Description:

This is a continuation-in-part of U.S. patent application Ser. No. 10/725,729 filed Dec. 2, 2003.

This invention pertains to exfoliating cosmetic compositions and methods for producing the same. More particularly, this invention pertains to a method for producing powdered exfoliating compositions that can be applied during day or night and include an unusually large number of naturally occurring minerals.

In a further respect, the invention pertains to a powdered exfoliating cosmetic mineral composition that is a leave-on daytime or nighttime product.

In another respect, the invention pertains to powdered exfoliating cosmetic mineral composition that yields an acidic pH when partially or fully in solution, and does not irritate dermal tissues when applied thereto.

In yet another respect, the invention pertains to powdered exfoliating cosmetic mineral compositions that include a significant number of mineral elements for application to skin. The following definitions are utilized herein.

Chemical element. Any of more than 100 fundamental metallic and nonmetallic substances that consist of atoms of only one kind and that either singly or in combination constitute all matter, most of these substances lighter in weight than and including uranium being found in nature and the rest being produced artificially by causing changes in the atom nucleus.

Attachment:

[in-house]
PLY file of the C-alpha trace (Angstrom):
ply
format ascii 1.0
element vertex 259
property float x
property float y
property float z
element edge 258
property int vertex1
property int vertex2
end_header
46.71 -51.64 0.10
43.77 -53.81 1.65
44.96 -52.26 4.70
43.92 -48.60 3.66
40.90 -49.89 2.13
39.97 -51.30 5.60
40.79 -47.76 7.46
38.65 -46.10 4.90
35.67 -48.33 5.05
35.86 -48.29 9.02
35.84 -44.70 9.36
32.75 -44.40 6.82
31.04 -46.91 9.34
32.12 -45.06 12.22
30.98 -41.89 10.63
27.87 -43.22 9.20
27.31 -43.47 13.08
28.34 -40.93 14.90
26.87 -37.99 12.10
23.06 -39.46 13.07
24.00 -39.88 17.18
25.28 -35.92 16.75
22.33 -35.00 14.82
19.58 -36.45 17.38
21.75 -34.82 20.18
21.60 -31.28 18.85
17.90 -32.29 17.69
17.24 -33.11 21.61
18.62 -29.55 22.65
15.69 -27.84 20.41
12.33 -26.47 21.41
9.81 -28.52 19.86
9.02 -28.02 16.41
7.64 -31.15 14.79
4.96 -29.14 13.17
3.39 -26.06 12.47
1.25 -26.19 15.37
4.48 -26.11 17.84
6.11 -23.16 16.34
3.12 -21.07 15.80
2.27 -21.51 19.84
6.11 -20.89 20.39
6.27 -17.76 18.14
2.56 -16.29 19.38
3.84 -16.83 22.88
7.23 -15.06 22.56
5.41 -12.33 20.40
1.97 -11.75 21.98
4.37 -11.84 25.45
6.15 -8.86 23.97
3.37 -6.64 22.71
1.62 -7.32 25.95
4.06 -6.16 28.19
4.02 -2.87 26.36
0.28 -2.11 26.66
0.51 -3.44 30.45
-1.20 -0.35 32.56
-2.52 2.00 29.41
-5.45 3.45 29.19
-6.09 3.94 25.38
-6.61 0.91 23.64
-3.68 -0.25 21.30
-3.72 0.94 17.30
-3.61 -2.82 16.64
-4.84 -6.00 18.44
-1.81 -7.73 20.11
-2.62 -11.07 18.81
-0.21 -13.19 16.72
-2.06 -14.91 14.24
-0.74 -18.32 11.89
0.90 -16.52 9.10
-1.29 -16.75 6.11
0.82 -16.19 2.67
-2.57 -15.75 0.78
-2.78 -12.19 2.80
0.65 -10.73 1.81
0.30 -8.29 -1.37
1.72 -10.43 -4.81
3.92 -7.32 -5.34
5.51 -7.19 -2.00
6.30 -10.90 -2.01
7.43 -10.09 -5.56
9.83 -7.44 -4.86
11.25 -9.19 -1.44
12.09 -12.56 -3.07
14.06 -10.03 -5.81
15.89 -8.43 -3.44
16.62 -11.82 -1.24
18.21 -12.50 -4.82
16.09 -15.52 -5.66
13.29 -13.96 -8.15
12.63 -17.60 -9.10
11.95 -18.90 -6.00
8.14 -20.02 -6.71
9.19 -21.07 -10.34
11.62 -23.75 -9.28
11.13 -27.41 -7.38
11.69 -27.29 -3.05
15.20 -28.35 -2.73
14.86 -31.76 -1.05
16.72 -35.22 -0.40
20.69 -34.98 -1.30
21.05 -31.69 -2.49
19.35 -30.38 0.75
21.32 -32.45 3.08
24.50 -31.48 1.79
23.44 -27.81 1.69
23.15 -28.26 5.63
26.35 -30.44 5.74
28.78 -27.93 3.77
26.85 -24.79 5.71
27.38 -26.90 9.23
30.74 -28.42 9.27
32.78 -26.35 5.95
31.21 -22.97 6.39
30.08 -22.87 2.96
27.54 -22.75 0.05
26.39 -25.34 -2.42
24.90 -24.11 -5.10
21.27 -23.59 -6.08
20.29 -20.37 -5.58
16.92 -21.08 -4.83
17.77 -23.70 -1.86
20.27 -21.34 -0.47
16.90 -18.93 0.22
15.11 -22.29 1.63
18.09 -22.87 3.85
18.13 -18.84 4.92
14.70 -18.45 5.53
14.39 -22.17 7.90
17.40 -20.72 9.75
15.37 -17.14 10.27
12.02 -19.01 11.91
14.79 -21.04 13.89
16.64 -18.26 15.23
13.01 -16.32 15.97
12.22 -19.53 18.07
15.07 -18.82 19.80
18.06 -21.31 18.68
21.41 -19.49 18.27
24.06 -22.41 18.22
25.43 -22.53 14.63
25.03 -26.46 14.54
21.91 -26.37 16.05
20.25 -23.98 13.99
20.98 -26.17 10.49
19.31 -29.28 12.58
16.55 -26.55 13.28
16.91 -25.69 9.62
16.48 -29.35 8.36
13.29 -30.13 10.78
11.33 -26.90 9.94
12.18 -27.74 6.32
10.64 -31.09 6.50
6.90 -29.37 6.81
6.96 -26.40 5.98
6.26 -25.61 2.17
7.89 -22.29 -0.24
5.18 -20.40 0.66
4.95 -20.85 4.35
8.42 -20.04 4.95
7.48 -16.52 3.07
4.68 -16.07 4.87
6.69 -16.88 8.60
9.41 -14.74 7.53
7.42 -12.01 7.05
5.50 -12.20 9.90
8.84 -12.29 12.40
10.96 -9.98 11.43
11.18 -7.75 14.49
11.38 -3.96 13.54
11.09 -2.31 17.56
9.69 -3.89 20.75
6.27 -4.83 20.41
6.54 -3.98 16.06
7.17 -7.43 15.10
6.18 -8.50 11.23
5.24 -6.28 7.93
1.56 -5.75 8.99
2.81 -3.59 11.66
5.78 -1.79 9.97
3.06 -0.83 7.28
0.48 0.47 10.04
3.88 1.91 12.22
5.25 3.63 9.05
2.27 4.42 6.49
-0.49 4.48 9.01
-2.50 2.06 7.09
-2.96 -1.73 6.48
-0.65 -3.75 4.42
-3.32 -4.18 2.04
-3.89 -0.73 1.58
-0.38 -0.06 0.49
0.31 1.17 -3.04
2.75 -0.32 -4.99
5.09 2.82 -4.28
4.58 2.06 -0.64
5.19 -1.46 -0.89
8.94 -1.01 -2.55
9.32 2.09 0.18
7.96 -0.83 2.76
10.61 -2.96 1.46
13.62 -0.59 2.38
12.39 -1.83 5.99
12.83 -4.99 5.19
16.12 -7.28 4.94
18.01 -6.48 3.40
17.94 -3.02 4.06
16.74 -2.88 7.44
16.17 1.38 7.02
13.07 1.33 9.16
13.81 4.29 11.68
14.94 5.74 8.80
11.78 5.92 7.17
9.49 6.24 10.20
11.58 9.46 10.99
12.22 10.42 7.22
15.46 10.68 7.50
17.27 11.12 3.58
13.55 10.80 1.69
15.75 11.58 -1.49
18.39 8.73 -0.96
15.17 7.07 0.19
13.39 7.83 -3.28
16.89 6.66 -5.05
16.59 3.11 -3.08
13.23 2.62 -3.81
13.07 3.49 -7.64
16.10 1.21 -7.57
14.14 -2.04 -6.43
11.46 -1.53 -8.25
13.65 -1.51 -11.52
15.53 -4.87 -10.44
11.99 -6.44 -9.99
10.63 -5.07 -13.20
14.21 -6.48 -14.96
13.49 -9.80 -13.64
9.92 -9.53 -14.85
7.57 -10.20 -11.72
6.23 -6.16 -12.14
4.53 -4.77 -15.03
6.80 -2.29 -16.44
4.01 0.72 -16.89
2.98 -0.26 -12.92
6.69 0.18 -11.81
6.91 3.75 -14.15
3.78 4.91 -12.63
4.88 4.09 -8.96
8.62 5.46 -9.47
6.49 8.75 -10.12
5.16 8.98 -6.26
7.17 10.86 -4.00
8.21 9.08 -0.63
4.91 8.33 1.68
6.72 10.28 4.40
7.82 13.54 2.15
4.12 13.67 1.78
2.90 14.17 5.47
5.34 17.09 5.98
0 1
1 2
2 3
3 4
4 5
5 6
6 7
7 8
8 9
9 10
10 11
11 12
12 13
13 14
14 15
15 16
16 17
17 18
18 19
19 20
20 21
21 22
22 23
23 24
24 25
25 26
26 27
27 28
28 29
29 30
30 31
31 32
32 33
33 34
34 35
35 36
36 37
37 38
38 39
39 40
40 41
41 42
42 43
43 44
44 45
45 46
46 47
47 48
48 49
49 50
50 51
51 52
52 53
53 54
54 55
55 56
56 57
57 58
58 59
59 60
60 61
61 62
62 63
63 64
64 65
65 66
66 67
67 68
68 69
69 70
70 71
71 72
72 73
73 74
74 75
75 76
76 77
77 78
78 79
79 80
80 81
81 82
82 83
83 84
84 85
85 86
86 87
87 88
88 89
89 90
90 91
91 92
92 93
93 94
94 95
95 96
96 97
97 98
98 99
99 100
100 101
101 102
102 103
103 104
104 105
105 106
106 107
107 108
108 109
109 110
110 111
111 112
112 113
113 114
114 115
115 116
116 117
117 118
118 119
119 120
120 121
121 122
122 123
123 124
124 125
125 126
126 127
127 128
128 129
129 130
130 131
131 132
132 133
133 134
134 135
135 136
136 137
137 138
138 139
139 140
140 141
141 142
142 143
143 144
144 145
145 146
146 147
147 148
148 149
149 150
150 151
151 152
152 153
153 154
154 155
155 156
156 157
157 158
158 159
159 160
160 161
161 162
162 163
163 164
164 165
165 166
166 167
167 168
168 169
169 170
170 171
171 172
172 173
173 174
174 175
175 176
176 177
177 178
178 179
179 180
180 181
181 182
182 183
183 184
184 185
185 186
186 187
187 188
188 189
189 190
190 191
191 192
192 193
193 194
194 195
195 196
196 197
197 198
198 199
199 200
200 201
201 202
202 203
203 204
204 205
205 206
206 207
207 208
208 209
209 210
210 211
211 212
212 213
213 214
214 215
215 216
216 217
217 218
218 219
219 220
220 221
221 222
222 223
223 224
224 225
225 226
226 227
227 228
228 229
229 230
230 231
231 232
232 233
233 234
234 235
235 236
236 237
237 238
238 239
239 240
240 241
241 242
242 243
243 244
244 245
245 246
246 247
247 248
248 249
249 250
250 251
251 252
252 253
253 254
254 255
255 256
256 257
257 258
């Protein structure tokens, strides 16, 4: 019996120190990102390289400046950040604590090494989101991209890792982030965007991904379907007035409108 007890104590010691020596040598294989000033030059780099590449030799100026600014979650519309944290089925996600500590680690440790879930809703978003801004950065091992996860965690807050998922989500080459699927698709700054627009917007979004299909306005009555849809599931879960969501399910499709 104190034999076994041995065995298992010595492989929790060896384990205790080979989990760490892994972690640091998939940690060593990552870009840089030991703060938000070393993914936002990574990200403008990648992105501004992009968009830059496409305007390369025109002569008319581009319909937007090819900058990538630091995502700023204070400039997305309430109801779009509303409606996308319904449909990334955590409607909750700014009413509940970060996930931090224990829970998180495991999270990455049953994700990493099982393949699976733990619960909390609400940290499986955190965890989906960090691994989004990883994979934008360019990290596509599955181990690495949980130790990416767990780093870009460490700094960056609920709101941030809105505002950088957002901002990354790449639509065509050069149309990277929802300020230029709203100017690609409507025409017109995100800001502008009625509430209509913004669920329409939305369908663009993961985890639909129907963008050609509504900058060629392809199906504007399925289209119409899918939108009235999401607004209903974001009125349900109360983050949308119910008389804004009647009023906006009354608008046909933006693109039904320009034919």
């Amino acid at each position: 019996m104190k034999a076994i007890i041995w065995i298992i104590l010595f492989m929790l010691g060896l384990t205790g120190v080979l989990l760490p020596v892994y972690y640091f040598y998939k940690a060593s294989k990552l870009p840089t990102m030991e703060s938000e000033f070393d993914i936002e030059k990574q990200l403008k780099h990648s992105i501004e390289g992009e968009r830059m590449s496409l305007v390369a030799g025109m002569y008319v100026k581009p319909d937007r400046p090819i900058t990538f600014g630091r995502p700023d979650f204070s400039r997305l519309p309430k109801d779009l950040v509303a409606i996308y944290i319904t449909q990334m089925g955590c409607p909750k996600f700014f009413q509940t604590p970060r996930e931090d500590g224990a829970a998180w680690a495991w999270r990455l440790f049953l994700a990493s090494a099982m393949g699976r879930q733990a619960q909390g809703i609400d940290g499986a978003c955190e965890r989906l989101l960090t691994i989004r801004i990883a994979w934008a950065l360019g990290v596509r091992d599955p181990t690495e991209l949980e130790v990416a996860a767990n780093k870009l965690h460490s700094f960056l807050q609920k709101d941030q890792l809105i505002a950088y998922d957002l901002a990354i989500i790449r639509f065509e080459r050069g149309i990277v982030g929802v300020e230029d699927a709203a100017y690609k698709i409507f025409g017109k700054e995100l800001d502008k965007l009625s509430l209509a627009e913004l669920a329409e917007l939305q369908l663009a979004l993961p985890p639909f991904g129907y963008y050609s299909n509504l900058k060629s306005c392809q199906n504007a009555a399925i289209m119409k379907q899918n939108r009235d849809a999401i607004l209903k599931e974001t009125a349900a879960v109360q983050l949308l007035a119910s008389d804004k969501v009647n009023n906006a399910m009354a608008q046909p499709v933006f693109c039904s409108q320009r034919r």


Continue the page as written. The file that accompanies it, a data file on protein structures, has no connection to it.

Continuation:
Clay. A natural or synthetic colloidal lusterless earthy composition that includes tiny sheet-like layered particles of alumina and/or silica that are less than about 0.002 millimeters in size, that is generally plastic when moist, and that, when naturally occurring, includes decomposed igneous and/or metamorphic rocks. Most clays have a pH in the range of about 4.5 to 8.5. Natural and synthetic clays include mineral elements. Clays can, in additional to having particles less than five microns in size, include particles having a size greater than five microns.